In a recent judgment, the Supreme Court of India has held that the parties to a contract can agree to submit to the exclusive or non-exclusive jurisdiction of a foreign “neutral” court, i.e., a court in a country to which none of the parties or the transaction under the agreement is in any way connected. The court clarified that such contracts are an exception to the well settled principle under section 20 of India’s Code of Civil Procedure, 1908 (“CPC”), which stipulates that parties cannot by agreement confer jurisdiction upon a court, to which the CPC applies, if such court does not have jurisdiction otherwise. (Modi Entertainment Network v. W.S.G. Cricket Pte. Ltd., 2003 AIR SCW 733)
While deciding the case, the Supreme Court considered two issues. The first issue was whether the parties to a contract can agree to have their disputes resolved by a foreign court (either a “neutral court” or a “court of choice”) by creating exclusive or non-exclusive jurisdiction on such court. The second one was whether the Indian party to a contract can seek an anti-suit injunction from an Indian court against the proceedings in a foreign court (the forum of choice agreed under the contract) on the ground that the Indian court has natural jurisdiction over the subject matter.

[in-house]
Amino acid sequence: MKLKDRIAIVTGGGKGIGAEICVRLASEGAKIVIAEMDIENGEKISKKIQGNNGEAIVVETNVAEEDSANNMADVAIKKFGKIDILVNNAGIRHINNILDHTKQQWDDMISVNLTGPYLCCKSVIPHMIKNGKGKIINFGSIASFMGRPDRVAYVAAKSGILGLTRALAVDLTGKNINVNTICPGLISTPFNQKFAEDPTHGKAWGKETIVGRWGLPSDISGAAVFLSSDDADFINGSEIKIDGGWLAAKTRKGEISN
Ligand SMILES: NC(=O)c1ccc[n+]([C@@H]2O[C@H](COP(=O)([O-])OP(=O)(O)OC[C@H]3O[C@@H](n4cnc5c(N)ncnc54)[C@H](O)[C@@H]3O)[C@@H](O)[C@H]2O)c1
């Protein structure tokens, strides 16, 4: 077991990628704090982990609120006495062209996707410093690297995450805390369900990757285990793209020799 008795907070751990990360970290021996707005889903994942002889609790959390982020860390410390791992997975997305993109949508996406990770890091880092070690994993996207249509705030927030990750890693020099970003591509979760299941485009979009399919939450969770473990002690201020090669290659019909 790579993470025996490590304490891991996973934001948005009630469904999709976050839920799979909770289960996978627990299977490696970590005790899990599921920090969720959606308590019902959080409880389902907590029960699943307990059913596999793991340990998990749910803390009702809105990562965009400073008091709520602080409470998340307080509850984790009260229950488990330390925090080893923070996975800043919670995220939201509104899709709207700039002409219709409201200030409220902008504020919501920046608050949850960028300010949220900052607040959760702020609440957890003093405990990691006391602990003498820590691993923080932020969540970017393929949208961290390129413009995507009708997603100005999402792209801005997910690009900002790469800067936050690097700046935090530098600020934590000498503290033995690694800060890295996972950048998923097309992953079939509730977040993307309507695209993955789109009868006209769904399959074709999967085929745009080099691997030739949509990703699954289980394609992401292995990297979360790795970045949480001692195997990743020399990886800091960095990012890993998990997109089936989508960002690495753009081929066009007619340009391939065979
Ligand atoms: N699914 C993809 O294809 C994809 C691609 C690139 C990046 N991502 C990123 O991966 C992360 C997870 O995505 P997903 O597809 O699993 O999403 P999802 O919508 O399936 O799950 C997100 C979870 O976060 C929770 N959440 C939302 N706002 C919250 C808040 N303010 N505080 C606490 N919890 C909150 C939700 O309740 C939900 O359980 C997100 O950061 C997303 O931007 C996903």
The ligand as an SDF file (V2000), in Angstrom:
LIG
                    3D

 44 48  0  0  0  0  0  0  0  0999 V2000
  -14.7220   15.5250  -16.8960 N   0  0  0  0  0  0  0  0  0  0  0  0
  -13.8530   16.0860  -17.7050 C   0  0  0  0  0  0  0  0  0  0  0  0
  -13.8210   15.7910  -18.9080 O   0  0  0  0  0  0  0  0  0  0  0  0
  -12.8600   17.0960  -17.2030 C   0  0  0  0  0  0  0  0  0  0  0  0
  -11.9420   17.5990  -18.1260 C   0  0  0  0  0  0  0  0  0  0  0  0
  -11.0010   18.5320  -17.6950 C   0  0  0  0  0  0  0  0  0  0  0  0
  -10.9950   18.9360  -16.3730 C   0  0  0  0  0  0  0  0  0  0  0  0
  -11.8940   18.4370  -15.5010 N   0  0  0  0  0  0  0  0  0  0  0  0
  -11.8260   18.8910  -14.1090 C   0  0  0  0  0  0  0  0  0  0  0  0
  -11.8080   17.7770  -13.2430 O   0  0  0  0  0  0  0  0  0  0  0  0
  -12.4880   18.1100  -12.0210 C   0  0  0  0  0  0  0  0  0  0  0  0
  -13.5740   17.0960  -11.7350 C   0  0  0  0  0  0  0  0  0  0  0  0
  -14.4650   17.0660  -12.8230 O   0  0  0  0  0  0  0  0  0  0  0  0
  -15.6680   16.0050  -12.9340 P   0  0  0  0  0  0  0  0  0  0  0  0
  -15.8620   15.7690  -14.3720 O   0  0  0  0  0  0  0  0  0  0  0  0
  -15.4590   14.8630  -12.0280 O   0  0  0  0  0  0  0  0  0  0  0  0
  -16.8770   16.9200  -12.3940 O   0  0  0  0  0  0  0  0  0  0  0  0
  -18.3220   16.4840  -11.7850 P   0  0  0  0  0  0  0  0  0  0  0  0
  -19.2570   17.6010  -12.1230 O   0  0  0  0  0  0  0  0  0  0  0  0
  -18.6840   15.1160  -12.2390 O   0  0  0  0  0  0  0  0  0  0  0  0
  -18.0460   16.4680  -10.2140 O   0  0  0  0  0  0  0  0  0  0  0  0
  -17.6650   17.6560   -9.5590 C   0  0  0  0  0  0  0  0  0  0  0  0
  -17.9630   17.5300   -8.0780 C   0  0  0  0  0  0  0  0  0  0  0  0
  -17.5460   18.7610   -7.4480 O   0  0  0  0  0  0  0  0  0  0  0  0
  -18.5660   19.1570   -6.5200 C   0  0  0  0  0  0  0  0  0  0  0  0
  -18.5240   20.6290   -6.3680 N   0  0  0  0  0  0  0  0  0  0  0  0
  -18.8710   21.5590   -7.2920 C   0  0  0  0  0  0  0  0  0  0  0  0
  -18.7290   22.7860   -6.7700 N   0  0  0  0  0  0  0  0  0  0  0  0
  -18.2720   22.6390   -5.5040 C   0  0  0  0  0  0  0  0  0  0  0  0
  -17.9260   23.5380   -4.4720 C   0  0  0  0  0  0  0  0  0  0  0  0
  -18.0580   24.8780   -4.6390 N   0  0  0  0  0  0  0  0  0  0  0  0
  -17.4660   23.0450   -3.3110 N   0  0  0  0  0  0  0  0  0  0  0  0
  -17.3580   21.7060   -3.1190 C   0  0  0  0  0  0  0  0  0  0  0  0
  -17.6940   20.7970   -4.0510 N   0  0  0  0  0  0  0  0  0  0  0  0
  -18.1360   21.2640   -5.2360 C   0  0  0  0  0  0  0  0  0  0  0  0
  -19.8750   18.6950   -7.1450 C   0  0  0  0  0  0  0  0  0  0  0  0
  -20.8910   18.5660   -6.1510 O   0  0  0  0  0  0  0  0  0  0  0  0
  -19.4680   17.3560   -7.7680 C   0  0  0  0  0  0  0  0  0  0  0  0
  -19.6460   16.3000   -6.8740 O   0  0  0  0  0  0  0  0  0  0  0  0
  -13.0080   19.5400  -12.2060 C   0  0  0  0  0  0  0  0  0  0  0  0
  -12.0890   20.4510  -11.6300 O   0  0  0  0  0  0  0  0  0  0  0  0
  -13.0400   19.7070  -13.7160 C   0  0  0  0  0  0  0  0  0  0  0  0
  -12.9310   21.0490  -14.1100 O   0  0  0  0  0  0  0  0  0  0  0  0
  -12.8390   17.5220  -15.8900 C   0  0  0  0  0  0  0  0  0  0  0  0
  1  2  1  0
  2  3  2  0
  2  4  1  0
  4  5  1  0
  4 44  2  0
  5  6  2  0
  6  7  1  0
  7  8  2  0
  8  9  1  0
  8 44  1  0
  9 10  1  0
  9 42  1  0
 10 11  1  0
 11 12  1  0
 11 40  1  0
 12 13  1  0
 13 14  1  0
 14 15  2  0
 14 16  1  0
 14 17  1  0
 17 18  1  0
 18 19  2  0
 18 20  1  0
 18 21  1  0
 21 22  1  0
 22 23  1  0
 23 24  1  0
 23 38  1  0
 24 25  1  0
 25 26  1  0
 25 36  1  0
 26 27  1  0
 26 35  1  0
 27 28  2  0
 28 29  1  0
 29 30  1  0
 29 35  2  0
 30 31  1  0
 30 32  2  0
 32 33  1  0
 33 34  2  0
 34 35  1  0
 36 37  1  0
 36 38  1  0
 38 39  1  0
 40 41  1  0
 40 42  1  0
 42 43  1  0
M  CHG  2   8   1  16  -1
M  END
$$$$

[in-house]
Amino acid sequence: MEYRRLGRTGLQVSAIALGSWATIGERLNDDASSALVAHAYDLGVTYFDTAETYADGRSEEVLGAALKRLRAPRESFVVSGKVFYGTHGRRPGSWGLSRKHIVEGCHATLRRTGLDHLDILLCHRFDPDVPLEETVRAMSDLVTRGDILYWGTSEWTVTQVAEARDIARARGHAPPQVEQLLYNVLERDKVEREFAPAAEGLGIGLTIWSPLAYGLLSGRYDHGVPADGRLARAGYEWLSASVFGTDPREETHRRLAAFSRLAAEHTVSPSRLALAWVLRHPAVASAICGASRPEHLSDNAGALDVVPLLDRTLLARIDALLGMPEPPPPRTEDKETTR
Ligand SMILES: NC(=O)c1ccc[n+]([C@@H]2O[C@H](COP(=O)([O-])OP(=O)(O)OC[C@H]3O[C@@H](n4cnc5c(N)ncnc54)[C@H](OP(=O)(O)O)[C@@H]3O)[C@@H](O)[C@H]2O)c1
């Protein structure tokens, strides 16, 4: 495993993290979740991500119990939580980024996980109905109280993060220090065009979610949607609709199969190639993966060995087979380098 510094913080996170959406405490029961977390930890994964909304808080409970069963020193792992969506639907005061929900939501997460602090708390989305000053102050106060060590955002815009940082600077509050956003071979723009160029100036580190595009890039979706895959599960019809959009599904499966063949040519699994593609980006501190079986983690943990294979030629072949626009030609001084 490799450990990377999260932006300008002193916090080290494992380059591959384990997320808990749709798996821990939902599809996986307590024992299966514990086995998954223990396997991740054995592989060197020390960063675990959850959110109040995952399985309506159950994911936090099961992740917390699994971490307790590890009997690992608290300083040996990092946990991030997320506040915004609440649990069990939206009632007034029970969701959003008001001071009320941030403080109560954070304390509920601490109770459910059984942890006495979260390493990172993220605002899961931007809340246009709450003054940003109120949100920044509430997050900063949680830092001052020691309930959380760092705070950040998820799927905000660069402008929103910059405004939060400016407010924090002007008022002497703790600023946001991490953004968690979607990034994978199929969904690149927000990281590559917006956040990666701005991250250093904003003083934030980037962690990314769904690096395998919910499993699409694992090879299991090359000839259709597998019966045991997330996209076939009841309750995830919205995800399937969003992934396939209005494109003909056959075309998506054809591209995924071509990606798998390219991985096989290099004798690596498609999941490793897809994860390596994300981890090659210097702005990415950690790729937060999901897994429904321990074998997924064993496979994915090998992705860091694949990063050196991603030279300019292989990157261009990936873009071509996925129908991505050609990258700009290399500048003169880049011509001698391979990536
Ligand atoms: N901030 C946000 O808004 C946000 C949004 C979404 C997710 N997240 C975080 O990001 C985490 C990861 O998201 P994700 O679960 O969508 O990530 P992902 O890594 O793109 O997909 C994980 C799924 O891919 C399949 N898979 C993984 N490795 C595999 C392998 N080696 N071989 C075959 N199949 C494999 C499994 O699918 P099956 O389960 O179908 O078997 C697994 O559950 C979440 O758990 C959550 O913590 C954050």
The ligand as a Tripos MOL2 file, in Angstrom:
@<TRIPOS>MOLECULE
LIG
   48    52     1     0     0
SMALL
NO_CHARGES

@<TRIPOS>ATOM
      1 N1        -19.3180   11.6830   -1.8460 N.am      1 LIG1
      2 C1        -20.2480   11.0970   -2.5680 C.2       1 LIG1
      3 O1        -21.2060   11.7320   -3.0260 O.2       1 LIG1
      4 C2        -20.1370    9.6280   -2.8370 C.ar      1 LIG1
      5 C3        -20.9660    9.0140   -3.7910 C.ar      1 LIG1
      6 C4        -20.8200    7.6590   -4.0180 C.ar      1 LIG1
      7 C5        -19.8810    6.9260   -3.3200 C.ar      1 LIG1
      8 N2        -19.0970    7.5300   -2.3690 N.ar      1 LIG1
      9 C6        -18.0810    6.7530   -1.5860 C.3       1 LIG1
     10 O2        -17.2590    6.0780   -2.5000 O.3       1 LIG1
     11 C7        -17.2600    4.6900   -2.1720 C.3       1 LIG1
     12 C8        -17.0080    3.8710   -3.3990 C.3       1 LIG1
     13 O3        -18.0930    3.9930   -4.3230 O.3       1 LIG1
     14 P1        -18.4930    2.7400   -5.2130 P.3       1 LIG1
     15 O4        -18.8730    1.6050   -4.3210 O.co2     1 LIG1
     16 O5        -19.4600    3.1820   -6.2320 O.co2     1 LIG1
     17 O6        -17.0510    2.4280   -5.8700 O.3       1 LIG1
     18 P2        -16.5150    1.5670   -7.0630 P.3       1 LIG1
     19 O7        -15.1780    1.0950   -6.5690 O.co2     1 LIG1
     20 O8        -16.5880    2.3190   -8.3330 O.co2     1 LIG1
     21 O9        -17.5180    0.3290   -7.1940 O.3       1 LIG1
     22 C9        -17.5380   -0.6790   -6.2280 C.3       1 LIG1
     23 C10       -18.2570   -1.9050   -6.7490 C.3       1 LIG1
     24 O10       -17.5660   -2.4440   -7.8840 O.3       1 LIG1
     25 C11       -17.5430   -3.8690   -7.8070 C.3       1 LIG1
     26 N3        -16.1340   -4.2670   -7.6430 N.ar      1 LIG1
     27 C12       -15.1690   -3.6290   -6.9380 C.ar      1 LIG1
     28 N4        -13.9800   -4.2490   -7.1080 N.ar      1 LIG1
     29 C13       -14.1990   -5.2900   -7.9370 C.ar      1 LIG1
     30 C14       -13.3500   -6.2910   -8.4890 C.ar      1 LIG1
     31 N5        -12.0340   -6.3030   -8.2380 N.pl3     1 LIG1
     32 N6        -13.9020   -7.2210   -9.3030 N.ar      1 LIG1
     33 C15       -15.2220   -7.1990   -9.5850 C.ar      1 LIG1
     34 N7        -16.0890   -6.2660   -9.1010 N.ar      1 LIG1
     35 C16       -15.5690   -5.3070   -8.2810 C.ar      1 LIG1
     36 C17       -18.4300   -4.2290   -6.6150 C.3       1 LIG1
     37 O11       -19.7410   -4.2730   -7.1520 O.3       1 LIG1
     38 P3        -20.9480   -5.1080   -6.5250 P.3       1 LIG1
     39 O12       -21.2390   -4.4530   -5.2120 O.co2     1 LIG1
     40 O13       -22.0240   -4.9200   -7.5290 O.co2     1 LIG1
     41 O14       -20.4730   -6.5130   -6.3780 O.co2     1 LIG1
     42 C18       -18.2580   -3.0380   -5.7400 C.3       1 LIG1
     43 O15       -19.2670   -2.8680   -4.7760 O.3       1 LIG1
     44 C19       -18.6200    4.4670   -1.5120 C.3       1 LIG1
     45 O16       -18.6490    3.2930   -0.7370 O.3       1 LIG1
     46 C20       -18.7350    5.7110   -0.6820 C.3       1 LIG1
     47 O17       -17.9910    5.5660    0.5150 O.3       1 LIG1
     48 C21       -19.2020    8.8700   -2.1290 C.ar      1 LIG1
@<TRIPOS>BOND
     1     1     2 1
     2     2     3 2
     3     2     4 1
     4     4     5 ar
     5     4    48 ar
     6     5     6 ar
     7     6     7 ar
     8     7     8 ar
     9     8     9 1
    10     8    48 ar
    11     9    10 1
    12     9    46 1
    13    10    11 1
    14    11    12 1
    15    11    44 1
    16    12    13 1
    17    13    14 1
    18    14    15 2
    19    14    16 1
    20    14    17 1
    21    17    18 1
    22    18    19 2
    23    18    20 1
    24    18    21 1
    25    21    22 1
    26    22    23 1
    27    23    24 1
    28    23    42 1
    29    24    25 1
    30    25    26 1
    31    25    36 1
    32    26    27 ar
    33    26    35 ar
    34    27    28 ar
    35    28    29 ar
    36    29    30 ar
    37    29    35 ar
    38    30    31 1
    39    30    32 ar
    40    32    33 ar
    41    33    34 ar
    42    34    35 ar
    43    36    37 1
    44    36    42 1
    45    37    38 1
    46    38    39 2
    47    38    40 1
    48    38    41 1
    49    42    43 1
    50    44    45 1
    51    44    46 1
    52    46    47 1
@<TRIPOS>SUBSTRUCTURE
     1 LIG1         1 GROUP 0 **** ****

After detailed consideration, the Supreme Court held that while contracting with an Indian party, the foreign parties to the contract may choose to submit to the exclusive or non-exclusive jurisdiction of a foreign court, notwithstanding that none of the parties or the transaction under the agreement is not connected with such foreign court.